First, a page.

Then again what life is like for the deaf and hard of hearing (HOH) has changed significantly in the past half-century.  Starting with how much Policies change and new technologies adopted to provide solutions for many. However, there are still some hurdles which have remained the same. This brings us to why communities are important to a deaf person, inclusion within the community means that a deaf person will be able to become an active member of the community, engage in some economic activities and gain access to services within the community. But that is not what our communities do, they would rather exclude them.

“Imagine any service within the community, be it: going to church, going to the market place, at hospitals, schools, police stations even weddings and birthdays. Deaf people also need to get services from these entities or participate in social gatherings”, stated Mr. Lets’ekha Ntlale NADL’s chairperson.

However, a great number of challenges still persist, the first and fundamental one is lack of awareness. Sometimes people just lacking knowledge, they don’t know how to act, or where to get sign language interpreters. There are many ways to communicate with a deaf person and without one knowing some of these options, they might not be able to fully interact with a deaf person. The second one being; negative social attitudes, stereotypes and prejudice which are hurtful to deaf people. Cultural beliefs can be deep rooted in myths and misconceptions about deaf people, seeing deafness for instance as a curse. That is wrong but we are slowly evolving from that.

Most deaf children are born out of hearing families, and some parents might still be in denial that their children cannot hear, consequently seeking support services late in the life for that child. Deaf children are often delayed in acquiring and developing their language because they don’t get early access to sign language. Children who live in poverty or in rural areas can’t afford or get access to technology such as hearing aids, while some are deaf due to illness and it becomes hard for parents to understand and accept that their child cannot hear nor talk clearly. “I was not born this way but got sick then lost my speech and became partially deaf”, Mrs. Bongiwe Buzi indicated.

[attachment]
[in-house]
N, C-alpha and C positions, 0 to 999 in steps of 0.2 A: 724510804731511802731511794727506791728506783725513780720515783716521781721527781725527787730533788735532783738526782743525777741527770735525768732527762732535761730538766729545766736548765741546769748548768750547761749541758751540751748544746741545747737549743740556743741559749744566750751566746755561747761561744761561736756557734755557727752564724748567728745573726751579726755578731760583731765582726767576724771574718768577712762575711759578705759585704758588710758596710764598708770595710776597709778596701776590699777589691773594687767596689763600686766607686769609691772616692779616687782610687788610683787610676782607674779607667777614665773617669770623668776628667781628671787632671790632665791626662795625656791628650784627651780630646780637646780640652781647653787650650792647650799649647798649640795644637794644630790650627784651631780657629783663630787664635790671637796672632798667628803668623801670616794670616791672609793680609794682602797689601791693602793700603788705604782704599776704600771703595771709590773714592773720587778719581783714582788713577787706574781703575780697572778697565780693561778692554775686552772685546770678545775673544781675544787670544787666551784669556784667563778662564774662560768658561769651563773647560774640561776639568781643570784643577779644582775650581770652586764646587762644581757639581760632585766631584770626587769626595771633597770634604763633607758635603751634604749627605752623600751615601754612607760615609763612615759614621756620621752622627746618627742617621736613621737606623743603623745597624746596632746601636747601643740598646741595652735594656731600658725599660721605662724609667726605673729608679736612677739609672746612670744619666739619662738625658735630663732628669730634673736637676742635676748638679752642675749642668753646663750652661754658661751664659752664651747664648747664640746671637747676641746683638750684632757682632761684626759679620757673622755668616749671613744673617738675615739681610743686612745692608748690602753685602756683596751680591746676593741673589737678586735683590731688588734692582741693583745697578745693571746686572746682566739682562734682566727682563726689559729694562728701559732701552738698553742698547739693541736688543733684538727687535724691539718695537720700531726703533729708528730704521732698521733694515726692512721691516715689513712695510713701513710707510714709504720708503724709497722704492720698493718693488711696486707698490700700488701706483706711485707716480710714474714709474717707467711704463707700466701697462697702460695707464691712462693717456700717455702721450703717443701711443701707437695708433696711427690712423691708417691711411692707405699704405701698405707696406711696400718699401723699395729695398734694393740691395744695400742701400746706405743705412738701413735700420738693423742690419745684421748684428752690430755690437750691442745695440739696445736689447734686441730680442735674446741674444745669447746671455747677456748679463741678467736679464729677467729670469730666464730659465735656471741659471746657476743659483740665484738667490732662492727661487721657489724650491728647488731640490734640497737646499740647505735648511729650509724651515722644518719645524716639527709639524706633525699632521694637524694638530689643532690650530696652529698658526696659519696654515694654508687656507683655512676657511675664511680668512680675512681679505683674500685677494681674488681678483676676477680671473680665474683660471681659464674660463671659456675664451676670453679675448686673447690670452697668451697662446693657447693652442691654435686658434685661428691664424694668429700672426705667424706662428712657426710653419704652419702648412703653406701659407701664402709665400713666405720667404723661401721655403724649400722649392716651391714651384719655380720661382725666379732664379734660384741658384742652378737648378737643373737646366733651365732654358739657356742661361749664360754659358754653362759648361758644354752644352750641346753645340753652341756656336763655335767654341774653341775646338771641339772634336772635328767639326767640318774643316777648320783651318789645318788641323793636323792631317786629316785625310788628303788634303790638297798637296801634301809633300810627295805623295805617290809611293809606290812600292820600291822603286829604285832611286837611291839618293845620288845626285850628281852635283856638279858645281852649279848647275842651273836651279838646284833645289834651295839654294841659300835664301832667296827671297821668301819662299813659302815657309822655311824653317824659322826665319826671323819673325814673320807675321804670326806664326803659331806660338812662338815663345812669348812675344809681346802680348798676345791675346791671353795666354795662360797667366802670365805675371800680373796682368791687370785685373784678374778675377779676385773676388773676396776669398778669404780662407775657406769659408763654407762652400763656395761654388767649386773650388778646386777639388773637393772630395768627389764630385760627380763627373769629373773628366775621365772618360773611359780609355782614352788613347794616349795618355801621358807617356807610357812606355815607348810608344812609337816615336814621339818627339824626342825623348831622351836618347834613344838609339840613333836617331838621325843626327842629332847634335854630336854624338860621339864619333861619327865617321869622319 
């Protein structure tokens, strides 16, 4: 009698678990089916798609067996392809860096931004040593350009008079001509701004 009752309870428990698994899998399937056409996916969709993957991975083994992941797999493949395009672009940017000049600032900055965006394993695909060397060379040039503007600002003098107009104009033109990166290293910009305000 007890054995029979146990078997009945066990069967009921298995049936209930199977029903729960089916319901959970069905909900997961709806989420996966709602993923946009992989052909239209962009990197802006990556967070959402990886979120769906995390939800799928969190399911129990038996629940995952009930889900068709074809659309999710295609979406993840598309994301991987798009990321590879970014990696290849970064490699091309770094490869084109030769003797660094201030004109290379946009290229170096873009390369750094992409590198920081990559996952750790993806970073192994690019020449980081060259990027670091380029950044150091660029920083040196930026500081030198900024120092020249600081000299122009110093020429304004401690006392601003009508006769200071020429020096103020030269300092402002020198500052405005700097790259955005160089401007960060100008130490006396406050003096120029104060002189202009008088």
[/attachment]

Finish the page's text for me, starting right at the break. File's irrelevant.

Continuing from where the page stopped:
Also lack of proper sign language which is a universal signing vocabulary may lead a deaf person to somehow feel excluded either by family members or by the community because sign language is the first language understood by the deaf community. As per different levels of understanding, written language does not convey information and can perpetuate misinformation leading to misguided actions Stigma and discrimination as a barrier, “not being able to further your studies because there are no interpreters in college is one of the most challenging barriers for us, because most of us depend on lip reading to hear what other people are saying so one can only imagine how difficult it must be”, Ntlale emphasized.

Helen Adams Keller who was an American author, disability rights advocate, political activist and lecturer, once said, “Blindness cuts us off from things, but deafness cuts us off from people.” Yes, deafness cuts one from people, but it shouldn’t, we need to be aware of the challenges and communication needs of deaf people. There are people who have never met a deaf person, who, in the presence of a deaf person, wouldn’t know what to do.